*DC: During DC’s 1970s flirtation with the 100 Page Super-Spectacular format, Batman’s series was promoted to 100 Page status every issue, with new material backed up by a plethora of stories from the 1940s through to the 1960s; unlike most other Super-Specs, which presented a variety of features, the Batman 100 Pagers were all Bats. We open this consecutive selection with #254 and close with #262 – the latter not 100 Pages, but still a Giant, and the last issue before the series reverted to the 32 page standard. The new lead stories in these issues feature all the classic villains – Man-Bat, Catwoman, Penguin, Two-Face, the Joker and the Scarecrow – plus a guest-appearance by pulp hero the Shadow, and a rather nifty Neal Adams-drawn werewolf tale. With the exception of #254, which is a respectable VG, most of these are nice copies grading VF or better. Pictured is #257 VF/NM £61.
*DC: One of the less commonly seen issues of 80 Page Giant is #7 from 1965, which broke away from the superhero pattern to focus on DC’s war stars. Fronted by Sgt. Rock, behind a new Joe Kubert cover, this tome presented battle tales illustrated by Kubert, Mort Drucker, Russ Heath and Andru & Esposito, showing the grim reality of war on land, on sea, in the air and, er, with dinosaurs. This VG+ copy is a cents edition, without UK price stamp or overprint, and is on sale at £47. SORRY, THIS HAS NOW SOLD
*DC: A chunky update to one of comics’ greatest sequences: Alan Moore’s classic run on Swamp Thing, with nearly 30 high grade issues fresh into stock between #22 and #53. When Moore took over Swampy with issue #20 of his second series, he was just another muck monster (albeit one with great pedigree), but Moore transformed the series into one of dark, gothic ecological thriller, penetrating to the heart of the darker side of the USA as perhaps only an Englishman could. Batman, Constantine and myriad denizens of DC’s supernatural universe guest. If you’ve never read Alan Moore’s Swamp Thing, you’re in for a treat!
*Marvel: There were few more significant debuts, in the latter days of the 20th Century, than everyone’s favourite brain-eating symbiote Venom, who graduated from being a genetically modified costume in a jar to the Alpha Dog of Spidey’s Rogue’s Gallery! Having debuted in Secret Wars #8 as a semi-sentient blob which configured itself into Spider-Man’s new costume, the ‘symbiote’ became a regular feature in Spidey’s own series before being revealed as a malevolent alien parasite! Now more popular than ever, Venom has starred in his own solo film sans Spider-Man (with a sequel in the works). This copy of the first full appearance of Venom is an attractive VF-, tight staples, bright colours, and only a few small breaks in the cover colour at the spine precluding a higher grade. VF- p £135. SORRY, THIS HAS NOW SOLD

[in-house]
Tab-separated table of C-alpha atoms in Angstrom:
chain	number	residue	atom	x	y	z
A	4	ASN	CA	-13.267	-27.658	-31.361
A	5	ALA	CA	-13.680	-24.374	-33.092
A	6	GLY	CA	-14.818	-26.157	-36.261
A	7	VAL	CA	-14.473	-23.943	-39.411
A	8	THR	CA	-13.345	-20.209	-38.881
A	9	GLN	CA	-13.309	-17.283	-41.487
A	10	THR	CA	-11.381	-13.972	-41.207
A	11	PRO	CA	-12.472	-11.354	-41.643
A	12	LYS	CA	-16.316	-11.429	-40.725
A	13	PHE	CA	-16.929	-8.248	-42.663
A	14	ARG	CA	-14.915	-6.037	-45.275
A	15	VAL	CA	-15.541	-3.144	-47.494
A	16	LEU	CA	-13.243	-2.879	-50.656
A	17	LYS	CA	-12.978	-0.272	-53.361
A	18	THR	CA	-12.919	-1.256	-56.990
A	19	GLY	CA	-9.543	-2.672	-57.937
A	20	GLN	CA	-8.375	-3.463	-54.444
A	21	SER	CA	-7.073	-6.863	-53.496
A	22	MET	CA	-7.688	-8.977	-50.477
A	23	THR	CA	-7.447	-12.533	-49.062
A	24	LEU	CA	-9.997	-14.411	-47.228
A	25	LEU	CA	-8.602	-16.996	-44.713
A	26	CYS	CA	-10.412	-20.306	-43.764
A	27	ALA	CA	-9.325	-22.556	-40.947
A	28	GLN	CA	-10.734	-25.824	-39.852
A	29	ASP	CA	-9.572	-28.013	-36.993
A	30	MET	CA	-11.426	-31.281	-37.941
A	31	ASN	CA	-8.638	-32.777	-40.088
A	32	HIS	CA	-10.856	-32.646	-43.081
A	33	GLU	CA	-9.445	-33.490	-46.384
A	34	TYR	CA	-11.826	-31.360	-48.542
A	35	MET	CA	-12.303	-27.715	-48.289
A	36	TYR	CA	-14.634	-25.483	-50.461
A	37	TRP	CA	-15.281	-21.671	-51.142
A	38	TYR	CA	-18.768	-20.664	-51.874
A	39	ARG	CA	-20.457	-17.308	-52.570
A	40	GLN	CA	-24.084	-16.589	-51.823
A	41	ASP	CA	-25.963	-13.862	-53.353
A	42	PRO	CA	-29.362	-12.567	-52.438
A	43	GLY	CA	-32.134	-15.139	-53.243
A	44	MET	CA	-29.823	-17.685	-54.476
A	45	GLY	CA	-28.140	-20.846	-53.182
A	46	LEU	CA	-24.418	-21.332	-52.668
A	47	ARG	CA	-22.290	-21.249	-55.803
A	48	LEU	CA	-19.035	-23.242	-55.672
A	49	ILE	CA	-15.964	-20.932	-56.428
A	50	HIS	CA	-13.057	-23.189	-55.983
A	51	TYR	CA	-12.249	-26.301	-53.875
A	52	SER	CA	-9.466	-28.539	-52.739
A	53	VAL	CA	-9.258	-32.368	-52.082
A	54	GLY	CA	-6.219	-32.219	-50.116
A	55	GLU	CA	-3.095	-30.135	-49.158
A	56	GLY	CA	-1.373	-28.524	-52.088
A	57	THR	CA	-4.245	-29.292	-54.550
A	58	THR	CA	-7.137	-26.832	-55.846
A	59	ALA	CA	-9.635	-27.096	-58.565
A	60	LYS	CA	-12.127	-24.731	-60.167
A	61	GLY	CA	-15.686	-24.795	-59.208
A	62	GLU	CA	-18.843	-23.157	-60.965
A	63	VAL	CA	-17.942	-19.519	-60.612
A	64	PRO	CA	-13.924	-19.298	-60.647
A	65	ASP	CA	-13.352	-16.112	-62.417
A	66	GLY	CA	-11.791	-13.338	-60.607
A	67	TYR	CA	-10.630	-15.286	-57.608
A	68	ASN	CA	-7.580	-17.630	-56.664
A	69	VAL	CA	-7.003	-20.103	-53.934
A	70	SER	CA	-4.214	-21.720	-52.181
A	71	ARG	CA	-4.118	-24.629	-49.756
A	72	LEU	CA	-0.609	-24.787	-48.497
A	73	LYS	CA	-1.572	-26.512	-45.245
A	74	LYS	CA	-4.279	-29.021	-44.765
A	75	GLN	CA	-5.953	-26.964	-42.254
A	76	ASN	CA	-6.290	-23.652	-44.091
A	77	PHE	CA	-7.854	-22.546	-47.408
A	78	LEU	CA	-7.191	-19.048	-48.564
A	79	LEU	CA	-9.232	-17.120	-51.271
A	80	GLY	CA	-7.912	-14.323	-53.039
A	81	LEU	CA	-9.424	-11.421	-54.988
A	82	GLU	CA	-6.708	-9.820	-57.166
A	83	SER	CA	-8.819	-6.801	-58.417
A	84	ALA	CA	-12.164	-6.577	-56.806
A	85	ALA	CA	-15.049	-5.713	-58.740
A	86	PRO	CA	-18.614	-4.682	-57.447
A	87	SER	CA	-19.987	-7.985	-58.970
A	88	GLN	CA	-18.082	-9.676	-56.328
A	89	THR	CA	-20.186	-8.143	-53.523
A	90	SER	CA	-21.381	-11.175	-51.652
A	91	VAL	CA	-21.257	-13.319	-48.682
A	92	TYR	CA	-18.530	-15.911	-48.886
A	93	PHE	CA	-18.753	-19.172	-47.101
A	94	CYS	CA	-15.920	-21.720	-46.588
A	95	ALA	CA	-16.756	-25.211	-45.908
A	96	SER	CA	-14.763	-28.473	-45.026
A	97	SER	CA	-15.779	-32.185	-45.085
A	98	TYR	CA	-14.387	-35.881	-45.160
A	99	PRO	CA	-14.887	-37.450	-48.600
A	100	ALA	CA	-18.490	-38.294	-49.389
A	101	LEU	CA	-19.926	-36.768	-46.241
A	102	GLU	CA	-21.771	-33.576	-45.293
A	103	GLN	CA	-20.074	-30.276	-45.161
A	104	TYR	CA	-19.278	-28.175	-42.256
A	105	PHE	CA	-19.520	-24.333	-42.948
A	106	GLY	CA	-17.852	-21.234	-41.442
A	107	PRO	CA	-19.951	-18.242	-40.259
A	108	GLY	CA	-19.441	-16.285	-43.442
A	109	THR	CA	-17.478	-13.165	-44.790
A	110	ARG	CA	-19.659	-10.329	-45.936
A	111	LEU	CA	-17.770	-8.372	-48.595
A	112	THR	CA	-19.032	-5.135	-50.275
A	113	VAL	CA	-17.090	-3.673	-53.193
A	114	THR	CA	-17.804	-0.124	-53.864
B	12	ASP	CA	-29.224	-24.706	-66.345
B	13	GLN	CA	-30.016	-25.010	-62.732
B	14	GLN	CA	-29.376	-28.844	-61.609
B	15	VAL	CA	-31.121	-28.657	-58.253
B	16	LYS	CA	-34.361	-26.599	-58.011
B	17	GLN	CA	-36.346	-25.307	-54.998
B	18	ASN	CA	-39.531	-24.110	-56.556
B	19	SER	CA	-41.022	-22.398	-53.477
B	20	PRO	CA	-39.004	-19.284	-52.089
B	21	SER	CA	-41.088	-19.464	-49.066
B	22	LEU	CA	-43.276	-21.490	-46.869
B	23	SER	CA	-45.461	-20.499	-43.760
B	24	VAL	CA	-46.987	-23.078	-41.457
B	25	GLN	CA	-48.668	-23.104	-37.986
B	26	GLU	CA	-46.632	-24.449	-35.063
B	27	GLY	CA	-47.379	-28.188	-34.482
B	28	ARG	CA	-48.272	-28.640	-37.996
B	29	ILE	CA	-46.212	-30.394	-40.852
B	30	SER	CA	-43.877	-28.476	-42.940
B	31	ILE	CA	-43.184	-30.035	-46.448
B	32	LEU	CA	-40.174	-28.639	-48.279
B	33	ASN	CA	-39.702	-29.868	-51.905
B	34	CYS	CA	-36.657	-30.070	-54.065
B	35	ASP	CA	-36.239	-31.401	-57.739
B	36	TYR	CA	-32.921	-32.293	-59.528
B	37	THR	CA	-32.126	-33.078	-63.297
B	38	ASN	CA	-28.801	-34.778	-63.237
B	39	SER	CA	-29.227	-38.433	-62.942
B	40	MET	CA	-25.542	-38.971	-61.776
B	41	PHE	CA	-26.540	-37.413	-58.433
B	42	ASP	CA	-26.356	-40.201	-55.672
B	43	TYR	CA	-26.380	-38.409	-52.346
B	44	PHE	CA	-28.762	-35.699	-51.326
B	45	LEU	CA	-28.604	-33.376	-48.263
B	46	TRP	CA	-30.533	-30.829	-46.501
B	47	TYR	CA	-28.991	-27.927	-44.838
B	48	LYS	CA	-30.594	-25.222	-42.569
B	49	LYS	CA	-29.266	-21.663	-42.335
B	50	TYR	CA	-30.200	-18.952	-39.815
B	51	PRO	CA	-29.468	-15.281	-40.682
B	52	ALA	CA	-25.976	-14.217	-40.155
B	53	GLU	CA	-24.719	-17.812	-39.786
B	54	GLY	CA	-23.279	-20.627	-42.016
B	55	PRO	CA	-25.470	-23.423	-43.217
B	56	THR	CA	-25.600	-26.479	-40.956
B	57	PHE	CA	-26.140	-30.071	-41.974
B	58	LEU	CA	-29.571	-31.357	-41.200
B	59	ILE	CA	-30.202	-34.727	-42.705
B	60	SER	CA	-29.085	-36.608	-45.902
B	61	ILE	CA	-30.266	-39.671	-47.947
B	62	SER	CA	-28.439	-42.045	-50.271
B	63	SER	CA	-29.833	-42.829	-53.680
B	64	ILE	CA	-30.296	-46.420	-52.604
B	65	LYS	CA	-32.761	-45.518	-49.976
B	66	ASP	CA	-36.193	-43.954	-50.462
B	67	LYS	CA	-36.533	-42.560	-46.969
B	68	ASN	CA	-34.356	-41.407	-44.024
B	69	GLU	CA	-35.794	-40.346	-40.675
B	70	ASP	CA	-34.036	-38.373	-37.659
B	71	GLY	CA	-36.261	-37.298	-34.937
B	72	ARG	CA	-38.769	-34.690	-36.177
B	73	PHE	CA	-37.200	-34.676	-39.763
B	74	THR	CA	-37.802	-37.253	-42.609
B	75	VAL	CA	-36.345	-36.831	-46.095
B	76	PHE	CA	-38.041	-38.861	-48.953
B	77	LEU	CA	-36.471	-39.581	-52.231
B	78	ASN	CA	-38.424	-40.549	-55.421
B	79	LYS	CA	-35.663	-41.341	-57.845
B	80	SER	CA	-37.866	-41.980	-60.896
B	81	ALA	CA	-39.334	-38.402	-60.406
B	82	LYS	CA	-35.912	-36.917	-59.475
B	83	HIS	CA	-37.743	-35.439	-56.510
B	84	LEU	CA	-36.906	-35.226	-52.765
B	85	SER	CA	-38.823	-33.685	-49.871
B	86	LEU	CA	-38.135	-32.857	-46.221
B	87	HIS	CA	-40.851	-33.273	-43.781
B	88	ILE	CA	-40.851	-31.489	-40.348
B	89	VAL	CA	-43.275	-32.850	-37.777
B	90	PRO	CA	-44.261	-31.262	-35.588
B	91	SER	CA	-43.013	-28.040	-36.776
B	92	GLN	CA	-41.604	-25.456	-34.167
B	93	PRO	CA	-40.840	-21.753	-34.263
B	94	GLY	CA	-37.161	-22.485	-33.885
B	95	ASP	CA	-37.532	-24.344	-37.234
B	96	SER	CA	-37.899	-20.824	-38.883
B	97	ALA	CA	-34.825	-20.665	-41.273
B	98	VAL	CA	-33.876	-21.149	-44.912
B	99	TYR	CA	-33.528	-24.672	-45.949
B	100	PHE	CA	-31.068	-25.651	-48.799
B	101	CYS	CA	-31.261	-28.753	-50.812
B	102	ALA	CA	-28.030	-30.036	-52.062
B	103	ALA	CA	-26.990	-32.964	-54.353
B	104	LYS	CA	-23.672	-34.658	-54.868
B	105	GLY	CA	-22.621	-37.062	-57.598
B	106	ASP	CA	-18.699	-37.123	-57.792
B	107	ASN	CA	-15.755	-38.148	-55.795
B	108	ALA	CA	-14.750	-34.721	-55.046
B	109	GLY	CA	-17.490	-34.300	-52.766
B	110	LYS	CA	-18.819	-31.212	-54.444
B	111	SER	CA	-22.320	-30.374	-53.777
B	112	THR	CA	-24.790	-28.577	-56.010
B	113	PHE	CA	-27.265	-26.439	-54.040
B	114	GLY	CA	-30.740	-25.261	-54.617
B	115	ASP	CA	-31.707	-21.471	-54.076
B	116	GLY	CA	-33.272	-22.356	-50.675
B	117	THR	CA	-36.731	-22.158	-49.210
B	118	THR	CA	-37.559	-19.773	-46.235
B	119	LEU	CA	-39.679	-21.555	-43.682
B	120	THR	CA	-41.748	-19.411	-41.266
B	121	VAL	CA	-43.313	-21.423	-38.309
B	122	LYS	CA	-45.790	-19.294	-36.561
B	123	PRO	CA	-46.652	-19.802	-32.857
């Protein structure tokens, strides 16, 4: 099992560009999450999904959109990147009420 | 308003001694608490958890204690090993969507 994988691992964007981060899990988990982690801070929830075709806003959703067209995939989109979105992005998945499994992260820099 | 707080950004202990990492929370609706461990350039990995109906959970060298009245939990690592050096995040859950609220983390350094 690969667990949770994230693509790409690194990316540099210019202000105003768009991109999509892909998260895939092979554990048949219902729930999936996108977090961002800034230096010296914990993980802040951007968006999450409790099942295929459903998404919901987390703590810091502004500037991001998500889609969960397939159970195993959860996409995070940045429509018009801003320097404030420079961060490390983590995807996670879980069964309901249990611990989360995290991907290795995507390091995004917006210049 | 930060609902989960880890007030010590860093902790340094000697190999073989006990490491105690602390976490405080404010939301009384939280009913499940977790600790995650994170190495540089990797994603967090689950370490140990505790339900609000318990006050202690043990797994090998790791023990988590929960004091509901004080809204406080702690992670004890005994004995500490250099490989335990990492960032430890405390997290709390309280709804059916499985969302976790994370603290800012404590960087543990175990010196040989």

*Marvel: Having boosted the sales of Jack Kirby’s oblique and confusing, though imaginative, comics version of 2001 (though not enough to actually save the book from cancellation), Machine Man, the robot with a soul, was given the chance at his own series in 1978. Although better received by readers and critics than 2001 itself, the series failed to gain long term traction, terminating with #19 (Kirby having departed with #9), but Aaron Stack remains an integral part of the MU, associated with the Avengers, the Agents of HATE and other groups. This is a PGX 9.6 copy (NM+ equivalent), on sale at £55.
*Marvel: Having driven away the Hulk in their previous number, the newly-formed Avengers set off to track him down in their third issue – not to apologise or reconcile, but in an attempt to neutralise any harm he might do. Unbeknownst to them, Old Jade Jaws had found a new chum, the savage Sub-Mariner, and the two together formed an alliance that took every ounce of strength and ingenuity the Avengers could muster in this epic battle – so epic, in fact, that Marvel had to do a call-back to it in Journey Into Mystery #112! Notable spine and edge wear on this copy, with multiple fine creases particularly at the top edge, but the cover scene is largely unimpaired, firm staples, light spine roll. A presentable and eminently affordable copy of a key early Avengers battle. GD p £65. SORRY, THIS HAS NOW SOLD
*Marvel: The Black Panther’s series in Jungle Action, which attracted a lot of acclaim at the time, was known for being verbose, introspective, reflective and philosophical. When the character’s co-creator, Jack Kirby, took over as writer and artist on T’Challa’s follow-up solo series, the results were… a considerable contrast. Shouting! Explosions! Aliens! Time-Travel! Implausibly-muscled ladies with black lipstick! Cosmic critters! All were here, and all playing at full volume all the time, in the crazed kinetic frenzy that Kirby was renowned for. Since the major movie hit (with a sequel just confirmed), the King of Wakanda’s star is ever-ascendant, and this issue especially always sells very briskly because of its – frankly – high loopiness quotient. This copy of Black Panther #1 is a pence copy, a few small colour-breaking spine ‘ticks’, but unmarred glossy cover with vivid, unfaded red background. VF p £65. SORRY, THIS HAS NOW SOLD